“A Violent Past, Calm Present, and Uncertain Future...”
Between 15,000 and 2,000 years ago, the Craters of the Moon Lava Field formed during eight major eruptive periods. During this time the Craters of the Moon lava field grew to cover 618 square miles. The Wapi and Kings Bowl lava fields formed contemporaneously about 2,200 years ago.Present and FutureThis region is experiencing basin and range type faulting, which is stretching or pulling apart the crust. The Lost River Range north of the town of Arco provides good evidence that these forces are still active. In 1983 these forces caused a magnitude 6.9 earthquake, during which Mount Borah rose about 1 foot and the Lost River Valley in that vicinity dropped about 8 feet. On the Eastern Snake River Plain, rather than producing mountain ranges, the tensional forces have caused decompression melting, which results in dike emplacement and periodic eruption of molten rock onto the surface. As long as these forces continue to act, more eruptions will eventually occur.
The recurrence interval for eruptive activity in the Craters of the Moon Lava Field averages 2,000 years and it has been more than 2,000 years since the last eruption. The constancy of most recent lava output rates suggests that slightly over one cubic mile of lava will be erupted during the next eruption period. In the past, eruptions in the Craters of the Moon Lava Field have generally shifted to the segment of the Great Rift with the longest repose interval. Therefore, the next eruptive period is expected to begin along the central portion of the Great Rift in the Craters of the Moon Lava Field, but may well propagate to the northern part of the monument in the proximity of the loop road.
Initial flows, based on past performance, will probably be relatively non-explosive and produce large-volume pahoehoe flows. Eruptions from potential vents on the northern part of the Great Rift may be comparatively explosive and may produce significant amounts of tephra (airfall material ejected from a volcano), destroy cinder cones by both explosion and collapse, and build new ones.Until the next eruption, ongoing -but subtle- changes continue to affect the geology of Craters of the Moon. These environmental factors include gravity, weather, as well as other natural and human caused effects on this volcanic landscape.
There were some good walking trails with easy access. It isn't spelunking and the caves were short in length, but it was a nice break in travel. Ask about the Ranger program for kids! Walking to the top of the Inferno cone was like being in the Sahara... Without a camel. Or sand.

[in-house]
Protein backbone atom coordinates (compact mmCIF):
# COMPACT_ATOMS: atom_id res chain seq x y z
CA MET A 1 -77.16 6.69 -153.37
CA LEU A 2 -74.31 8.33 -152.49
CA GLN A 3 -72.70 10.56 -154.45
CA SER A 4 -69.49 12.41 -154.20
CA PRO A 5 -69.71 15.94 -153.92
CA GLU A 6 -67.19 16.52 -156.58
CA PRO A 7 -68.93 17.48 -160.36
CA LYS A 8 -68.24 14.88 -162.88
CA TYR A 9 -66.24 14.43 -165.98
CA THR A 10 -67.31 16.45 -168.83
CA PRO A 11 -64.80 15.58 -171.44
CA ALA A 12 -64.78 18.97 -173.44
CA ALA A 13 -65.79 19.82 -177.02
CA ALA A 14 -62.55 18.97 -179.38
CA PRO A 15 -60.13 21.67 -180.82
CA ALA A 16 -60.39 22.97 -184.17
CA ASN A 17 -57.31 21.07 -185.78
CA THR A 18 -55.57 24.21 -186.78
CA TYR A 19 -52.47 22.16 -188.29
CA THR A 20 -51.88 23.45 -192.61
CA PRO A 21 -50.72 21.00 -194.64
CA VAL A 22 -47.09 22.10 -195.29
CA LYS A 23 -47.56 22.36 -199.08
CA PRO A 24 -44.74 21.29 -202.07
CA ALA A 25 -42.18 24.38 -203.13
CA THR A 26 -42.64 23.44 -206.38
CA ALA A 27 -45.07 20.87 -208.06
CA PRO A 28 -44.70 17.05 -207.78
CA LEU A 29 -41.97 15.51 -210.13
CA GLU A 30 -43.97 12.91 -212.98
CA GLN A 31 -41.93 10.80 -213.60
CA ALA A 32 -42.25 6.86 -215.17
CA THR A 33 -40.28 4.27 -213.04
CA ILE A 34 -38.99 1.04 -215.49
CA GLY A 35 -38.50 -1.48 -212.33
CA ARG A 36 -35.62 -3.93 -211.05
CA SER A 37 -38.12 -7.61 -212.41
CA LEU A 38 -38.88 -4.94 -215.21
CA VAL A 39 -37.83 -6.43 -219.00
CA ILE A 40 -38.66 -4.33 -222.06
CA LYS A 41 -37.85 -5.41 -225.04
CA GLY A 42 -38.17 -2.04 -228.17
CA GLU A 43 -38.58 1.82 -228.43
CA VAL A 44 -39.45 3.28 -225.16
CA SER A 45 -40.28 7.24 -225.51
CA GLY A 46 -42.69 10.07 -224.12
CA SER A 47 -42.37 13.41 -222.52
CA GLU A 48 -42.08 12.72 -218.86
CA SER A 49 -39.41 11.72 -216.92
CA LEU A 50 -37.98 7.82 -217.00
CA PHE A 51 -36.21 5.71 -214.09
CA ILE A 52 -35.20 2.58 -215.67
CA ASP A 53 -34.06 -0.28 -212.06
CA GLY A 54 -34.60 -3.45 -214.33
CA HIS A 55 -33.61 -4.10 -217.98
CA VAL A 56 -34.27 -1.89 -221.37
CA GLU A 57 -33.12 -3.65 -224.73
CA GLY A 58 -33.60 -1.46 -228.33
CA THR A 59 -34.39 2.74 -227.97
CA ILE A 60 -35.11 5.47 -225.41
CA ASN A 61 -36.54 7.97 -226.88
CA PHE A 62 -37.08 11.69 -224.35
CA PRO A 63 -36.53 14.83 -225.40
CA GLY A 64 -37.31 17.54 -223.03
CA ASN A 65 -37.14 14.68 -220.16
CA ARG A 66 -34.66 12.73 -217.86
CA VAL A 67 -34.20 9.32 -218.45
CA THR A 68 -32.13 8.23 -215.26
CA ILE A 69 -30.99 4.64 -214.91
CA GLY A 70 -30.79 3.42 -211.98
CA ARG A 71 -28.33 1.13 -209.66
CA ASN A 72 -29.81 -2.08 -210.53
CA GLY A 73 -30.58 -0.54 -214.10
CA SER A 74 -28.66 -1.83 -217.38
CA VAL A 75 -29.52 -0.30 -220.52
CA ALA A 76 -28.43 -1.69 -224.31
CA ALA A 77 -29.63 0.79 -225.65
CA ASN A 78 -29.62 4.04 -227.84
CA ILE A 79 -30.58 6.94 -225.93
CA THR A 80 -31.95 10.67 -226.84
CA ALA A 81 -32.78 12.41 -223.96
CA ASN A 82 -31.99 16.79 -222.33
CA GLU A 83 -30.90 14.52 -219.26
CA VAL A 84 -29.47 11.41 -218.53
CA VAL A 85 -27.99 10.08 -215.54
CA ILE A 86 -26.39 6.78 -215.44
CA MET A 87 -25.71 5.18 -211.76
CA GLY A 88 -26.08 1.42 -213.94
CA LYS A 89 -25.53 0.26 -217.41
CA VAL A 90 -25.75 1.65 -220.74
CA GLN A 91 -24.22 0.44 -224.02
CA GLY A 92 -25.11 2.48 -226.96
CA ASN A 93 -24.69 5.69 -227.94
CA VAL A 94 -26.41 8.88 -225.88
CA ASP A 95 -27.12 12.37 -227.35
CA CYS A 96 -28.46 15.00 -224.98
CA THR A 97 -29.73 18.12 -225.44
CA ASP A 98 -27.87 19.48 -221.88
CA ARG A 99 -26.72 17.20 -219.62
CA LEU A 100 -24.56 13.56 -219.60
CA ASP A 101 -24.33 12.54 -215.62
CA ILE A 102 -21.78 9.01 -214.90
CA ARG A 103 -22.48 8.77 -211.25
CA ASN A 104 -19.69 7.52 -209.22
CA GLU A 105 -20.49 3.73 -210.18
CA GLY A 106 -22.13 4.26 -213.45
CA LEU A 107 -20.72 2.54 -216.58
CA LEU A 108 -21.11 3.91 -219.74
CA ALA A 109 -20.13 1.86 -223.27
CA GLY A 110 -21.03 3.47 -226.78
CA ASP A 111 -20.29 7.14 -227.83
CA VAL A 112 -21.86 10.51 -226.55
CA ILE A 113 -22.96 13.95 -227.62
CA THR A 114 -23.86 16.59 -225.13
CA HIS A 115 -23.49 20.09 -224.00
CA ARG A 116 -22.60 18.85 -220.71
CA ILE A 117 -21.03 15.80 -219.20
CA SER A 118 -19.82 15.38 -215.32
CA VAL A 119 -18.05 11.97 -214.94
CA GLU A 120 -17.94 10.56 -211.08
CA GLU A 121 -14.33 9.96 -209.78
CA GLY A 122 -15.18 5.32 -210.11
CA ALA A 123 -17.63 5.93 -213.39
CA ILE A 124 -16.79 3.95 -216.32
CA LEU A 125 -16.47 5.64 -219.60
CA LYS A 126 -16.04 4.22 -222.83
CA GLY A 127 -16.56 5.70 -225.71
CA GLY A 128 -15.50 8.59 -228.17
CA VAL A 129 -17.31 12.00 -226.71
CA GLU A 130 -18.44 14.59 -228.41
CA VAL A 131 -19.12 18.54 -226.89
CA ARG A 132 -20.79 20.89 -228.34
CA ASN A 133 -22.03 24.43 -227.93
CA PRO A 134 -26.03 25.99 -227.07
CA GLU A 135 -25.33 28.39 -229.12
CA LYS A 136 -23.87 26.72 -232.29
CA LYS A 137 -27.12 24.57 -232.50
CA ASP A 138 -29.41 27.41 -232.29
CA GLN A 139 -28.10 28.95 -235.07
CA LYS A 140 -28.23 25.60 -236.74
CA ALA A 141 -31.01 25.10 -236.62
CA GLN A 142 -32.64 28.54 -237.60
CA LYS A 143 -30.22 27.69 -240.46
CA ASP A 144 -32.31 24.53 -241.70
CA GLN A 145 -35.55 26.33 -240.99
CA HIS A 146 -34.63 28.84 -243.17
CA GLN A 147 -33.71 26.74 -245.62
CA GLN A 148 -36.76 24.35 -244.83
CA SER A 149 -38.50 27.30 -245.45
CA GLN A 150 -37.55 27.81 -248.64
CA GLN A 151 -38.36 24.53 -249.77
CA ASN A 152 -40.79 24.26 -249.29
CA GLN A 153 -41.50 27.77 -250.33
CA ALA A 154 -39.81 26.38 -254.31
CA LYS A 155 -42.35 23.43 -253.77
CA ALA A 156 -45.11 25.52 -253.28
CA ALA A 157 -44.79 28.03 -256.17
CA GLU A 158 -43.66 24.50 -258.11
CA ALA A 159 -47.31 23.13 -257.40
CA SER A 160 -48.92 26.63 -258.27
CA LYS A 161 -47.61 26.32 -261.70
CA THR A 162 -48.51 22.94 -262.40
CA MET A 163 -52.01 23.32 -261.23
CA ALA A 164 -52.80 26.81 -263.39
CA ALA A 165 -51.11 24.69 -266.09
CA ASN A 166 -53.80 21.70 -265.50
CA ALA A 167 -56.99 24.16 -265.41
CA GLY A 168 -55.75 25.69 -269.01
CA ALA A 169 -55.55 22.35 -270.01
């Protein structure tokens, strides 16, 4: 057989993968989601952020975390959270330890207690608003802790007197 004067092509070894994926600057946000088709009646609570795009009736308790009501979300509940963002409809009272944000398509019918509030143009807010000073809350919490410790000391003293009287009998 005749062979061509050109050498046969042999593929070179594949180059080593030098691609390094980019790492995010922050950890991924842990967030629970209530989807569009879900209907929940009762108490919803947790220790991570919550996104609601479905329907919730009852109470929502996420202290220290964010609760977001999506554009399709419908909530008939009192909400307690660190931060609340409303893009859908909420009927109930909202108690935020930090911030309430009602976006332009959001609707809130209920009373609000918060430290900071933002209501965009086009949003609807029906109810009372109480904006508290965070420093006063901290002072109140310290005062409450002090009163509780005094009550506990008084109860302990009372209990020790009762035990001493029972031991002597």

Definitely bring water. We didn't camp there, but we stayed for several hours, walking the trails and going in one of the caves. The cave was great even for people who don't like caves (me) because the top had caved in at points so there was always light, and you can crawl out the other side.
Camping with a tent is a little iffy (it's hard to properly stake a tent, which isn't good when a storm rolls through), but the park is beautiful and there's some really amazing geological formations. Lots to see and learn! If you're there in spring, tiny wildflowers are blooming everywhere!
Worth a stop for sure, but don't plan on spending more than a few hours here! It can get pretty hot or windy.
Wish we had more time to explore but a little underrated. Caves were interesting to see but hard to explore with little kids. Very hot when we went and needed lots of water.
I agree, unless you explore the caves, even walking the trails you won't be here long. We were here about two hours and felt like we saw "enough." Definitely stop to read signs along the paths. The kids liked being able to imagine the volcanoes when they were active and pick up pretty lava rocks.
Stunning, otherworldly, amazing colors among the dense black, informative history posts, easy enough walking. Take water, a sun hat, and get a pass to get into the caves. Climb the inferno cone if you can! Very windy-- hold on to your hat.
Very unique place and accessible with kids compared to other volcano places requiring substantial hikes to see something.
Very interesting and we went on one trail that had a few information posts that were informative. Worth the stop
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Craters of the Moon National Monument
- Sun - Sat: 8:00 am - 6:00 pm
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Not Wheelchair Accessible
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